--> E.g., Valerie Patterson’s Another State of Blue
--> E.g., Tender Morsels—explores the evil and sweetness of the world; the cost of living in a world where evil doesn’t exist, and why we need both, despite how hard it might be.
-*High stakes are vital for one to be passionate about your story.

-Know where you’re going, especially how you’ll reach the climax/ending.
-A good outline prevents you from stalling or getting really confused.

4) Your story needs a deeply-felt theme
-Q: What is the unique moral/spiritual message of your story? This should be something that stays with the reader after the book is finished and gives newly perceived truth of what it means to be human; something integral to the concept.
-*Do not attempt to teach.
-Think: What is your message and how are you going to get it across?
-->E.g., 13 Reasons Why—the deeply-felt theme is the effect we have on others’ lives, but we can grow through this and realize, at times, there are some things we can’t do.
-->E.g., Princess for Hire—the MC is not vapor; she can be herself, and she has enormous value.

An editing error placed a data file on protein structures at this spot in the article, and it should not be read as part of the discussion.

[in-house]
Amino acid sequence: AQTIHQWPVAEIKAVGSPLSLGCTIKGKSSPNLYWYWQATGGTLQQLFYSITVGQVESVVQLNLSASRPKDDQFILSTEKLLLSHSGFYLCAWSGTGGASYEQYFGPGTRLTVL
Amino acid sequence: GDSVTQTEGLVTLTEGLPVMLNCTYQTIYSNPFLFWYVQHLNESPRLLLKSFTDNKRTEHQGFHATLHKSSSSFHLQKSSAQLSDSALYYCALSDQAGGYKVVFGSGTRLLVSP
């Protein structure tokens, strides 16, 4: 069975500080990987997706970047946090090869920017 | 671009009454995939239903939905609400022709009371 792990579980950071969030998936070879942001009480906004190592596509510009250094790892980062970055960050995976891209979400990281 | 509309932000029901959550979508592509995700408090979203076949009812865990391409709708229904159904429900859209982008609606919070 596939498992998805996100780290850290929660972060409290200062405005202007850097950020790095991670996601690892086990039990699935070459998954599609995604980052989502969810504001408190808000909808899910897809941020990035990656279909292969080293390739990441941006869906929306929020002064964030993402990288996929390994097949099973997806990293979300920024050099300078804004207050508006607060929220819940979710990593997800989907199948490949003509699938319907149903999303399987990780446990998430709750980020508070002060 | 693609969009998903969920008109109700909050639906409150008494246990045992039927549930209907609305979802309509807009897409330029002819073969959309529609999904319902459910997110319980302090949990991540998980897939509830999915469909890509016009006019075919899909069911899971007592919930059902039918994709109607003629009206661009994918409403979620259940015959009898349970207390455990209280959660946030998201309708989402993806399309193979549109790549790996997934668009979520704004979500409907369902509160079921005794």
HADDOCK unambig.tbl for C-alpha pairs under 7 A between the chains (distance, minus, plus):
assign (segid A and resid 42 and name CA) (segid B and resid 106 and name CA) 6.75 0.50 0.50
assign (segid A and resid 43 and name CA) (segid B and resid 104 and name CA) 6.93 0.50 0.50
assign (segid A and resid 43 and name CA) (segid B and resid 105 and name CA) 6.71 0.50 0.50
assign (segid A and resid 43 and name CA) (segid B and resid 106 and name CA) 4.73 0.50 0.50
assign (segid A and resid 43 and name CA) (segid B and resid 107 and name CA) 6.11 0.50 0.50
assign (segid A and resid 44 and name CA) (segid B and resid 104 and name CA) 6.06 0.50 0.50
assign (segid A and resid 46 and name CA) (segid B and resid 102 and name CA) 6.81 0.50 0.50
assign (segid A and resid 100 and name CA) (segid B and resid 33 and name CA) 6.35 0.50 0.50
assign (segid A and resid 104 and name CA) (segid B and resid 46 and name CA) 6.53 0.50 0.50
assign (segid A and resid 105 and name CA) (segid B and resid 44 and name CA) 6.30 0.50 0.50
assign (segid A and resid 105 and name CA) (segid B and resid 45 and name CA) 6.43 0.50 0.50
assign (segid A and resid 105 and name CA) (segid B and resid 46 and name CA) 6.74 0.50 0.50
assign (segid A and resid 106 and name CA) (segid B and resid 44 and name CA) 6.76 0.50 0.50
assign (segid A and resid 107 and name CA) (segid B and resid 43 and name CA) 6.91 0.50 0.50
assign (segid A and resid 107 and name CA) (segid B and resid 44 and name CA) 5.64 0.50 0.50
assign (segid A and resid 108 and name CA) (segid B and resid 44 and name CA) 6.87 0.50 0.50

-The best books teach us more about ourselves than about our characters.

5) Include a vivid setting
-A vivid setting = one imbued with emotion in which geography and sense of place in your story almost become character themselves.
-->E.g., the city of London in The Devil’s Kiss

6) Find your voice
-Are you a musician? If not, become one.
-Are you aware of language? Train your inner ear and develop a musicality about language.
-Language has a cadence. Develop a cadence with words. Speak it aloud.
-The beauty of your voice needs to be “silvery and luminous” to convince an editor, “I must have this.”

-Writing is a craft, like cooking, playing the violin, and painting in oils. It takes a long time to master this craft, like any other.
-There is more reward in fighting through the pain of revision than in giving up and starting something else.
-Writing is 50% perspiration and 50% inspiration.